An authentic, first-class taco joint in downtown Edmonton? Hard to believe, but it’s true. *Tres Carnales Taqueria is owned by three buddies—one Mexican, one Filipino and one Edmontonian. The other twist is that, other than the red snapper, all the meats, tortillas and breads are locally sourced, and the excellent guacamole and various salsas made from scratch. The result is fresh, first-class food, witness a healthy lunchtime lineup forming by 11:30. But things move quickly as people order at the counter then retreat to a handful of small tables or a long common table and wait to be served. The menu is simple: four tacos (three if it’s fish), three quesadillas or a large torta, ranging in price from $10 to $12, respectively. For the tortas and tacos, there’s a choice of eight, mostly meat, fillings; my only complaint is you can’t mix and match. My Al Pastor tacos are succulent, marinated and slow-roasted pork, topped with a lovely pineapple salsa. Add a shared order of thick guacamole and tortilla chips, the latter served in a cone of butcher paper, and you’ve got a fine, contemporary version of Mexican street food.
Tres Carnales Taqueria
10119 100A Street, Edmonton
Monday to Friday 11 am-10 pm, Saturday 4 pm-10 pm. Closed Sunday
Ten minutes after opening for weekend brunch, the roomy *Highlevel Diner is pretty much packed. The university and middle-aged, upscale crowd at this Edmonton fixture, at the south end of the magnificent High Level Bridge, is here, in part, for the famous, oversized but not drippingly sweet cinnamon buns, a meal in itself at a bargain $4. They’re also savouring staples like eggs Benedict or bacon, potato and cheddar omelets, alongside healthy options like multigrain organic Alberta cereal and fresh fruit and yogurt. Another reason the Highlevel is so popular is the service. A pot of hot coffee continually swings through the darkened room, and my stack of wild blueberry buttermilk pancakes arrives steaming hot, complete with a requested sugarless syrup, in under 10 minutes. The Highlevel Diner also has a full weekday breakfast, lunch and dinner menu, with features like Turkey Tuesdays, Ukrainian Thursdays and a celiac-friendly menu. It’s not cheap dining, but it’s good quality.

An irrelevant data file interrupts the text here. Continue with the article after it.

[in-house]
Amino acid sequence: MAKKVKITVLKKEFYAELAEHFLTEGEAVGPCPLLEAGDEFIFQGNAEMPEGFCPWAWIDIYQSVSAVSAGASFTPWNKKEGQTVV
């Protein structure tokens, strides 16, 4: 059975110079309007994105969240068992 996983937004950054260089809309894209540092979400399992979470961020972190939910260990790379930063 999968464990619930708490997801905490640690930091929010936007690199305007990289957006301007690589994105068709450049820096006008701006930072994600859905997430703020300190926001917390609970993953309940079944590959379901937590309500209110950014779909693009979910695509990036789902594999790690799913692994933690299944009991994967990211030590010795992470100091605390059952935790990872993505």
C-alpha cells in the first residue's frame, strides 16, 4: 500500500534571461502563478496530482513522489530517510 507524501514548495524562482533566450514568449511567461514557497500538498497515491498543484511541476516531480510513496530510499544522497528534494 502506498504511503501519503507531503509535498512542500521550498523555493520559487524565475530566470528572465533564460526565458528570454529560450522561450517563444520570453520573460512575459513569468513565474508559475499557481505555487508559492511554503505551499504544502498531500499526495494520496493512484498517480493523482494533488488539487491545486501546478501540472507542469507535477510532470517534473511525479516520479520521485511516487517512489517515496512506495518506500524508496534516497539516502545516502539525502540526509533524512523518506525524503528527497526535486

10912-88 Avenue NW, Edmonton
Monday to Thursday 7:30 am-10 pm, Friday 7:30 am-11 pm, Saturday 8:30 am-11 pm, Sunday 8:30 am-9 pm
Going to Upper Crust Cafe is like homecoming week for me. It’s across the street from my junior high school, Garneau, and it’s been the scene of many family dinners. Indeed, it’s the kind of relaxed, affordable place that makes it a go-to restaurant for women meeting for lunch or families gathering to unwind. It’s a most pleasant spot, with high ceilings, lemony walls, artist-painted tables and large paintings by the talented Lynn Malin, a family friend.
But enough about me. Most importantly, Upper Crust has some of the best lunch deals in town. My bountiful chicken salad sandwich, for example, is encased in thick slices of house-baked oat bread and comes with a creamy scoop of potato salad, all for only $7.25. Another bargain is the chili con carne ($7.95 for a small bowl, $9.95 for a large, both with a slice of cornbread). Even the lamb stew special doesn’t crack $12. Upper Crust is also known for its pies and cakes (many purchased to go), but I can never resist ordering a mammoth, slightly tangy lemon square.
Upper Crust Cafe
10909-86 Avenue, Edmonton
Monday to Friday 11 am-9 pm, Saturday 9:30 am-9 pm. Closed Sunday
Just outside downtown, on a traffic-choked stretch of 124 Street, is a hidden treasure: *Duchess Bake Shop. It’s the kind of place you’d take your mother or discerning friend for a mid-afternoon sweet and a pot of tea or pressed Intelligentsia coffee. The dining area is elegant but relaxed, featuring chandeliers and hanging lights, granite-topped tables and young, friendly servers with lipstick, fashionable eyewear and hair pulled back into buns. You can order scones and eau claires, but why not indulge in something more decadent and distinctive like a rhubarb galette, chocolate bread pudding, a lemon meringue cake or a raspberry-studded confection aptly called l’amour?